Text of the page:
K Vintners The Creator (1.5 Liter Magnum - autographed) 2005 Front Label
K Vintners The Creator (1.5 Liter Magnum - autographed) 2005 Front Label

K Vintners The Creator (1.5 Liter Magnum - autographed) 2005

  • RP96
1500ML / 0% ABV
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Winemaker Notes

Critical Acclaim

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RP 96
Robert Parker's Wine Advocate
The 2005 The Creator En Cerise is 60% Cabernet Sauvignon and 40% Syrah. The wine is super-expressive aromatically with notes of pain grille, pencil lead, blueberry, spice box, and black currant jam. Sweet and layered with all components in harmony, this opulent effort easily conceals enough tannin to support 6-8 years of cellaring. It should be at its best from 2015 to 2030.
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K Vintners

K Vintners

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K Vintners, Washington
K Vintners Charles Smith Winery Image

Located at the base of the Blue Mountains in Walla Walla Washington, K Vintners opened its doors to the public on December 3rd, 2001. The property at 820 Mill Creek Road where the winery sits was homesteaded in 1853 with the adjacent farmhouse built in 1872. The winery grounds with Titus Creek flowing through the lawn and the old pioneer planted trees, is a little slice of heartland Americana. The Winemaker: He loves to drink wine! Charles Smith, proprietor and winemaker, comes to Walla Walla after 11 years in Scandanavia. Originally from northern California, he has been involved with wine personally and professionally his whole life. And did we forget to mention... he loves to drink wine! The Vineyards: K Vintners is producing wines from 2 distinctive viticultural zones: Wahluke Slope and Walla Walla Valley. Each of these areas are unique and awesome for Syrah and the Field Blends produced. In April '02 two seperate blocks of vineyards were planted to Syrah adjacent to the winery in the rocky dry creek beds that run through K Vintners property.

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Walla Walla Valley Wine

Columbia Valley, Washington

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Responsible for some of Washington’s most highly acclaimed wines, the Walla Walla Valley has experienced a surge in popularity in recent years and is home to both historic wineries and younger, up-and-coming producers.

The Walla Walla Valley, a Native American name meaning “many waters,” is located in southeastern Washington; part of the appellation actually extends into Oregon. Soils here are well-drained, sandy loess over Missoula Flood deposits and fractured basalt.

It is a region perfectly suited to Rhône-inspired Syrahs, distinguished by savory notes of red berry, black olive, smoke and fresh earth. Cabernet Sauvignon and Merlot create a range of styles from smooth and supple to robust and well-structured. White varieties are rare but some producers blend Sauvignon Blanc with Sémillon, resulting in a rich and round style, and plantings of Viognier, while minimal, are often quite successful.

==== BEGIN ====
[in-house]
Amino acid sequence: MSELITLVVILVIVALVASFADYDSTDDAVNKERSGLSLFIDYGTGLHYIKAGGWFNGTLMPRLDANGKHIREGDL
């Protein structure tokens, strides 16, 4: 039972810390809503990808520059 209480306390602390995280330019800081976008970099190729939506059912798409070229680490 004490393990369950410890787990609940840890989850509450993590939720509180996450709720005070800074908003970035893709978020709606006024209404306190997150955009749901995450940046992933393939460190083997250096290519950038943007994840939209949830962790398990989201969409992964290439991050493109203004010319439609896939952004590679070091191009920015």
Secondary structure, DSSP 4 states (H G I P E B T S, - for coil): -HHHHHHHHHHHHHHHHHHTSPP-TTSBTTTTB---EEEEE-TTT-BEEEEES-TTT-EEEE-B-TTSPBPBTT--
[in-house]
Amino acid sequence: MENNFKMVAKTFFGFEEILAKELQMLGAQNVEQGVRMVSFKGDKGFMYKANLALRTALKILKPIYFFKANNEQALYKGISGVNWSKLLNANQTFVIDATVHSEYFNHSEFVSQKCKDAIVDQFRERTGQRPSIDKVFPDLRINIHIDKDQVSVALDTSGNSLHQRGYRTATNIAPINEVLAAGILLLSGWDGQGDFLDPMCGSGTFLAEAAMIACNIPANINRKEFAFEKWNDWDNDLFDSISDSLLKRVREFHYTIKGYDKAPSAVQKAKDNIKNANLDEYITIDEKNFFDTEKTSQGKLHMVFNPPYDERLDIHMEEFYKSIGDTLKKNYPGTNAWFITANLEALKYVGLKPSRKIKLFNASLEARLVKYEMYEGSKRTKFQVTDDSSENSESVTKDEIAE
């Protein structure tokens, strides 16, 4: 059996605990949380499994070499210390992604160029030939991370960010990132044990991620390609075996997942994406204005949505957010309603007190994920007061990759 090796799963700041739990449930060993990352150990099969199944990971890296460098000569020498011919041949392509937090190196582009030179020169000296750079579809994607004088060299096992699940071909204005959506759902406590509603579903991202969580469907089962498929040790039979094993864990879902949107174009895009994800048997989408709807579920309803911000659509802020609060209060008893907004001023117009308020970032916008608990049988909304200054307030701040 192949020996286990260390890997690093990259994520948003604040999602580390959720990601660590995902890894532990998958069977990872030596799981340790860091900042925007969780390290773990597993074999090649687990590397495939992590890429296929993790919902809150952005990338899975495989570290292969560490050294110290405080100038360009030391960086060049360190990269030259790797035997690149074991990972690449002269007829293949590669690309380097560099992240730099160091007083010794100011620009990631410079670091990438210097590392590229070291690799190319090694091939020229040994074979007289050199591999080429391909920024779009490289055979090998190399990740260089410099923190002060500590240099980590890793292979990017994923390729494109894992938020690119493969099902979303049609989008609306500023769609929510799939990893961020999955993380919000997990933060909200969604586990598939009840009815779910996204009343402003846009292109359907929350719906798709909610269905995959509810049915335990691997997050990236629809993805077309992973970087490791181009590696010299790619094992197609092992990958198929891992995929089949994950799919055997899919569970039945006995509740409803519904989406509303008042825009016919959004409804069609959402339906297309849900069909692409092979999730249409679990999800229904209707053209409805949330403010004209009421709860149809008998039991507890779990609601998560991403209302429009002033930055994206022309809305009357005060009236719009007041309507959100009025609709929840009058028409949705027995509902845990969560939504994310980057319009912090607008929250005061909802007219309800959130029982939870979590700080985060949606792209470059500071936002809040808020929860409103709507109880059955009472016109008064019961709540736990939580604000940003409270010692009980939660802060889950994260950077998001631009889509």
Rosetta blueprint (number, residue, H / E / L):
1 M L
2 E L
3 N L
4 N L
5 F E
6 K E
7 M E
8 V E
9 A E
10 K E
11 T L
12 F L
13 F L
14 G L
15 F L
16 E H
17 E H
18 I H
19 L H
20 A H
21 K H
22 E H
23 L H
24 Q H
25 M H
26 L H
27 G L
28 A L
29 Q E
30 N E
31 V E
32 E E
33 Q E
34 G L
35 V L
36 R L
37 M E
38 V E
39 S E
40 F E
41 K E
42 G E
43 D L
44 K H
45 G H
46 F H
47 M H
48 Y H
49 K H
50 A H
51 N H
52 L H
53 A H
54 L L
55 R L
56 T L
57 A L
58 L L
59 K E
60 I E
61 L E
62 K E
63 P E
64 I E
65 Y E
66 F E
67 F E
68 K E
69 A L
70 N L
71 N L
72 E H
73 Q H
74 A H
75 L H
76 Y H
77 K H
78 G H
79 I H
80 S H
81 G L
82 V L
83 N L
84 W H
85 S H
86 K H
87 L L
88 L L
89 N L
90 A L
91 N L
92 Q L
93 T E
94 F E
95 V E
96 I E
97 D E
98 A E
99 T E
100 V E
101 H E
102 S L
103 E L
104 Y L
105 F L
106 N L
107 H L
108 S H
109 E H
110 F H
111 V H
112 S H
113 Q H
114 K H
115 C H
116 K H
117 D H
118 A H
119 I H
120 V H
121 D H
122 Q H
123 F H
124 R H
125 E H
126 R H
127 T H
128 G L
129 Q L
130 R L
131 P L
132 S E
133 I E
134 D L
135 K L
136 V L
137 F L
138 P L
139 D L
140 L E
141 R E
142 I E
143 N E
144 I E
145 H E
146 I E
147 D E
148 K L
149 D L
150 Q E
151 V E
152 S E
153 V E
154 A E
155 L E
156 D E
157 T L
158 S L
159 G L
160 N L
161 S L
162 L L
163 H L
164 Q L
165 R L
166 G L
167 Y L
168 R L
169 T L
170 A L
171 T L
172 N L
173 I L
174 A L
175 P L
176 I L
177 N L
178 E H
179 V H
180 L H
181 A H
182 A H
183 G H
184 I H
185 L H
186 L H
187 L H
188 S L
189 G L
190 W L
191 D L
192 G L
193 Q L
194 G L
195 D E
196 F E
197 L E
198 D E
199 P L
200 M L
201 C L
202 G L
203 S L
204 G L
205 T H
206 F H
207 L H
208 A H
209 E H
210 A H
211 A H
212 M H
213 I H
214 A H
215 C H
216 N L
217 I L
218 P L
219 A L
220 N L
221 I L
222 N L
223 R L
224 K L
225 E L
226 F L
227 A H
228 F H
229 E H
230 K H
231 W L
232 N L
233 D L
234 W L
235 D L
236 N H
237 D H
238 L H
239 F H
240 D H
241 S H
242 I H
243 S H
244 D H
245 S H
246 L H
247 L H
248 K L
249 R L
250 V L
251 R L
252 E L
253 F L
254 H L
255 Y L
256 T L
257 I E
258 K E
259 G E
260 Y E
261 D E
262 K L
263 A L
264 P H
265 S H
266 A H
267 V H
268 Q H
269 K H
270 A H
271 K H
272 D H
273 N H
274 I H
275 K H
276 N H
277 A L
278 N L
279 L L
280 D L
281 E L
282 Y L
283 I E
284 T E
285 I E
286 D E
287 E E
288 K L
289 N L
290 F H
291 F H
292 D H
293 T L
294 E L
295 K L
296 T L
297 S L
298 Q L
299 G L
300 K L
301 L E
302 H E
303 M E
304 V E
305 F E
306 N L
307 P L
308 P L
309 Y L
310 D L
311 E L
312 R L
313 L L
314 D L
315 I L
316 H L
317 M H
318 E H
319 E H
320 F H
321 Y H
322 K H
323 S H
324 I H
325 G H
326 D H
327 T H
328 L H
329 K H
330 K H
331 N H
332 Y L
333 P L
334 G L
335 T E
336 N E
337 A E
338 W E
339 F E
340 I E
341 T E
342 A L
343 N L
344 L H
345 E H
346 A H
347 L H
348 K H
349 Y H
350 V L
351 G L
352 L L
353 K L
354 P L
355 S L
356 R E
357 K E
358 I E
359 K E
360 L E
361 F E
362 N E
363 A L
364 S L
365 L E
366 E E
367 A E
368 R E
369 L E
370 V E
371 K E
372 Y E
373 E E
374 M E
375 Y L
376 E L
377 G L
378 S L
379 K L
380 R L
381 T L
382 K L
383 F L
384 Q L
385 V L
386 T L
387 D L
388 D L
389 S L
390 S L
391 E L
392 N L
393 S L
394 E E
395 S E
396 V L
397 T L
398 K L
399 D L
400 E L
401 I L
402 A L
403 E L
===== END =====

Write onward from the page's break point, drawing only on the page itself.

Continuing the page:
Of note within Walla Walla, is one new and very peculiar appellation, called the Rocks District of Milton-Freewater. This is the only AVA in the U.S. whose boundaries are totally defined by the soil type. Soils here look a bit like those in the acclaimed Rhône region of Chateauneuf-du-Pape, but are large, ancient, basalt cobblestones. These stones work in the same way as they do in Chateauneuf, absorbing and then radiating the sun's heat up to enhance the ripening of grape clusters. The Rocks District is within the part of Walla Walla that spills over into Oregon and naturally excels in the production of Rhône varieties like Syrah, as well as the Bordeaux varieties.

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With hundreds of red grape varieties to choose from, winemakers have the freedom to create a virtually endless assortment of blended red wines. In many European regions, strict laws are in place determining the set of varieties that may be used, but in the New World, experimentation is permitted and encouraged resulting in a wide variety of red wine styles. Blending can be utilized to enhance balance or create complexity, lending different layers of flavors and aromas. For example, a red wine blend variety that creates a fruity and full-bodied wine would do well combined with one that is naturally high in acidity and tannins. Sometimes small amounts of a particular variety are added to boost color or aromatics. Blending can take place before or after fermentation, with the latter, more popular option giving more control to the winemaker over the final qualities of the wine.

How to Serve Red Wine

A common piece of advice is to serve red wine at “room temperature,” but this suggestion is imprecise. After all, room temperature in January is likely to be quite different than in August, even considering the possible effect of central heating and air conditioning systems. The proper temperature to aim for is 55° F to 60° F for lighter-bodied reds and 60° F to 65° F for fuller-bodied wines.

How Long Does Red Wine Last?

Once opened and re-corked, a bottle stored in a cool, dark environment (like your fridge) will stay fresh and nicely drinkable for a day or two. There are products available that can extend that period by a couple of days. As for unopened bottles, optimal storage means keeping them on their sides in a moderately humid environment at about 57° F. Red wines stored in this manner will stay good – and possibly improve – for anywhere from one year to multiple decades. Assessing how long to hold on to a bottle is a complicated science. If you are planning long-term storage of your reds, seek the advice of a wine professional.

LSB205879_2005 Item# 205879

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